Understanding SQL Server database recovery models

A recovery model is a database property that controls how transactions are logged, whether the transaction log requires (and allows) backing up, and what kinds of restore operations are available. Three recovery models exist: simple, full, and bulk-logged. Typically, a database uses the full recovery model or simple recovery model. A database can be switched to another recovery model at any time.

Recovery model
Recovery Models

The three types of recovery models that you can choose from are:

  1. Full
  2. Simple
  3. Bulk-Logged

FULL – Recovery Model

The full recovery model is the most complete recovery model and allows you to recover all of your data to any point in time as long as all backup files are useable and readable. With this model all operations are fully logged which means that you can recover your database to any point. In addition, if the database is set to the full recovery model you need to also issue transaction log backups otherwise your database transaction log will continue to grow forever.

STEPs to Step-up via SSMS

STEP 1: Right click on database name and select Properties
STEP 2: Go to the Options page
STEP 3: Under Recovery model select “Full”
STEP 4: Click “OK” to save

Why FULL Recovery Model?

  • Data is critical and you want to minimize data loss.
  • You need the ability to do a point-in-time recovery.
  • You are using Database Mirroring.
  • You are using Always On Availability Groups.
Types of backups you can run when the data is in the “Full” recovery model:
  • Complete backups
  • Differential backups
  • File and/or Filegroup backups
  • Partial backups
  • Copy-Only backups
  • Transaction log backups
Step-up FULL Recovery Model via T-SQL
ALTER DATABASE DatabaseName SET RECOVERY FULL
GO

Simple – Recovery Model

The “Simple” recovery model is the most basic recovery model for SQL Server. Every transaction is still written to the transaction log, but once the transaction is complete and the data has been written to the data file the space that was used in the transaction log file is now re-usable by new transactions. Since this space is reused there is not the ability to do a point in time recovery, therefore the most recent restore point will either be the complete backup or the latest differential backup that was completed. Also, since the space in the transaction log can be reused, the transaction log will not grow forever as was mentioned in the “Full” recovery model.

STEPs to Step-up via SSMS

STEP 1: Right click on database name and select Properties
STEP 2: Go to the Options page
STEP 3: Under Recovery model select “Simple”
STEP 4: Click “OK” to save

Why Simple Recovery Model?

  • Your data is not critical and can easily be recreated.
  • The database is only used for test or development.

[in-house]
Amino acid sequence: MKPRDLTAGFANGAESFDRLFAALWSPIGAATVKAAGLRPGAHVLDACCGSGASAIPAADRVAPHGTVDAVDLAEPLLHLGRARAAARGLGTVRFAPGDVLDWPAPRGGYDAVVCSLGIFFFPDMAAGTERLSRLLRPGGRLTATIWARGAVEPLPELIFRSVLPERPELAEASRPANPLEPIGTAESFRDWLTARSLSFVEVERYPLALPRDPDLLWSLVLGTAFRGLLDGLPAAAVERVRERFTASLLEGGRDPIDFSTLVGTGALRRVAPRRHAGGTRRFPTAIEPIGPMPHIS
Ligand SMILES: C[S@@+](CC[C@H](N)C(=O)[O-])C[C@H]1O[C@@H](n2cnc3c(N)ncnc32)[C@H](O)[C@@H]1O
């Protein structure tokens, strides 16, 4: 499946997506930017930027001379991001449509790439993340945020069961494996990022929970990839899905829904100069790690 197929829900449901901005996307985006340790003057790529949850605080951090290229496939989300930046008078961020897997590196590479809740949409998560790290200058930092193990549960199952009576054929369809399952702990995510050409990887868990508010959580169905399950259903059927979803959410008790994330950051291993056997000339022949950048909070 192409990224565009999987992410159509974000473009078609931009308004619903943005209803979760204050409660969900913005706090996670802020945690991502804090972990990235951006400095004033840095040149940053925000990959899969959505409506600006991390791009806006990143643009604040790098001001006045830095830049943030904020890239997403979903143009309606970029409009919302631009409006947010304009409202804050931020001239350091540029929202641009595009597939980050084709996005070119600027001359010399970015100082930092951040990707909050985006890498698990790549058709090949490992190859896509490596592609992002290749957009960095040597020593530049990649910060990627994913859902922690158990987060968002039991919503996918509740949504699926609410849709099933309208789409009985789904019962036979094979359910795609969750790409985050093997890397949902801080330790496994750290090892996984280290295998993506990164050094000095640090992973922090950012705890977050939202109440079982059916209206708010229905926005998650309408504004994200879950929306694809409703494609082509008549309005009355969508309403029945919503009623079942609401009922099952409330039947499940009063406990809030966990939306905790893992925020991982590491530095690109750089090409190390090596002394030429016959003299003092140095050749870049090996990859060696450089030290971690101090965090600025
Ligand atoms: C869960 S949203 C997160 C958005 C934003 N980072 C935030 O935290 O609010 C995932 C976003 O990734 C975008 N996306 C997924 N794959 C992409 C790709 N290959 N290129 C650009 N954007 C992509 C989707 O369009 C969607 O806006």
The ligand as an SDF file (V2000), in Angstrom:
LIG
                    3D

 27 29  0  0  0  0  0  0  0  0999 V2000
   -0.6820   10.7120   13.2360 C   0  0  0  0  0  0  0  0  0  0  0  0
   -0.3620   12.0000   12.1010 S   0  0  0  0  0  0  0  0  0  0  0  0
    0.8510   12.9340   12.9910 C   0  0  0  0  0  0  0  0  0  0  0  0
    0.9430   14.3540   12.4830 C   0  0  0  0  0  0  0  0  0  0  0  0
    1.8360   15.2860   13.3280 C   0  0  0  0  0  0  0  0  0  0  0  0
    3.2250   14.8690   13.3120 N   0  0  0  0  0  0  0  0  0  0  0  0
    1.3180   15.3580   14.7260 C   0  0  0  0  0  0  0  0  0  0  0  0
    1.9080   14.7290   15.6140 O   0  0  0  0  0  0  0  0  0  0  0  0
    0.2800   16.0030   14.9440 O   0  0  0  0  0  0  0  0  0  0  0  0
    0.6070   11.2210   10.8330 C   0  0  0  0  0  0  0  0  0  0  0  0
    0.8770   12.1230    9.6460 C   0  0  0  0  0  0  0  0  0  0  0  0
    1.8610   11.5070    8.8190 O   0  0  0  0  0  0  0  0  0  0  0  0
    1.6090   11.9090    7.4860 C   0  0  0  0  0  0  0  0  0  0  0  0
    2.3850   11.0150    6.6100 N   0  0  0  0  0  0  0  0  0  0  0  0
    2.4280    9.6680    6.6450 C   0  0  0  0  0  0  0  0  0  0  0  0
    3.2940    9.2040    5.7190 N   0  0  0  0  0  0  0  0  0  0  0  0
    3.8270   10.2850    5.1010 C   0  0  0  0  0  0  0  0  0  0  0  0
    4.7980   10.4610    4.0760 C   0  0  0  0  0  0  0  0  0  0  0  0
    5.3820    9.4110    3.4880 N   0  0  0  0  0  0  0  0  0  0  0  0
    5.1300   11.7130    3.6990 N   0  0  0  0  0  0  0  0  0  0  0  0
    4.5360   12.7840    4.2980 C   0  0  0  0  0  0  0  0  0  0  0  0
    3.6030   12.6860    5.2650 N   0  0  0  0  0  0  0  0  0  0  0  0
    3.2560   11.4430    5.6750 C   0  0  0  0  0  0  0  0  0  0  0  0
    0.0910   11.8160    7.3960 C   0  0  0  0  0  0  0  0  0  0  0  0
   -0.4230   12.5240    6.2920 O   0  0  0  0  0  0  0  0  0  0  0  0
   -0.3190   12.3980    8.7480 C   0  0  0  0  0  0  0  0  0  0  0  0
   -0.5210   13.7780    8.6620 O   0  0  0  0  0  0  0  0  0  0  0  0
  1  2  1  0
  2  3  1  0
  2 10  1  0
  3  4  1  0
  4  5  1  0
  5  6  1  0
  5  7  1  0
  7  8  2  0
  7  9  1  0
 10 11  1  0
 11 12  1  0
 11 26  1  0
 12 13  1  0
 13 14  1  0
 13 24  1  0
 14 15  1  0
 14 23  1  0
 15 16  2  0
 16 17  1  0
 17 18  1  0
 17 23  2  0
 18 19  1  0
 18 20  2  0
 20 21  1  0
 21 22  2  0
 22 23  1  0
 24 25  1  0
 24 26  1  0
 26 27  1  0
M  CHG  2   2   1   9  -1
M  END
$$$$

• Data is static and does not change.
  • Losing any or all transactions since the last backup is not a problem.
  • Data is derived and can easily be recreated.
Types of backups you can run when the data is in the “Simple” recovery model:
  • Complete backups
  • Differential backups
  • File and/or Filegroup backups
  • Partial backups
  • Copy-Only backups
Step-up Simple Recovery Model via T-SQL
ALTER DATABASE DatabaseName SET RECOVERY SIMPLE
GO

Bulk-Logged – Recovery Model

An adjunct of the full recovery model that permits high-performance bulk copy operations such as BULK INSERT, CREATE INDEX, SELECT INTO, etc… that are not fully logged in the transaction log and therefore do not take as much space in the transaction log. Can recover to the end of any backup. Point-in-time recovery is not supported. Log backups may be of a significant size because the minimally-logged operations are captured in the log backup. If the log is damaged or bulk-logged operations occurred since the most recent log backup, changes since that last backup must be redone.

STEPs to Step-up via SSMS

STEP 1: Right click on database name and select Properties
STEP 2: Go to the Options page
STEP 3: Under Recovery model select “Bulk-logged”
STEP 4: Click “OK” to save

Why Bulk-Logged Recovery Model?

  • Data is critical and you want to minimize data loss, but you do not want to log large bulk operations.
  • Bulk operations are done at different times versus normal processing.
Types of backups you can run when the data is in the “Bulk-Logged” recovery model:
  • Complete backups
  • Differential backups
  • File and/or Filegroup backups
  • Partial backups
  • Copy-Only backups
  • Transaction log backups
Step-up Bulk-Logged Recovery Model via T-SQL
ALTER DATABASE DatabaseName SET RECOVERY BULK_LOGGED
GO

Published by Abdul Samad

Having 17+ years of extensive experience in IT industry, enabled to enhance the team performance and maximize customer satisfaction by strategically managing calls and implementing process improvements. Demonstrated ability to solve problems, meets challenging goals, and expedites delivery. Skilled MSSQL administrator guide team during the crisis situation. Apply Creative thoughts process in re-designing the workflow system to eliminate duplication of effort and increase productivity.

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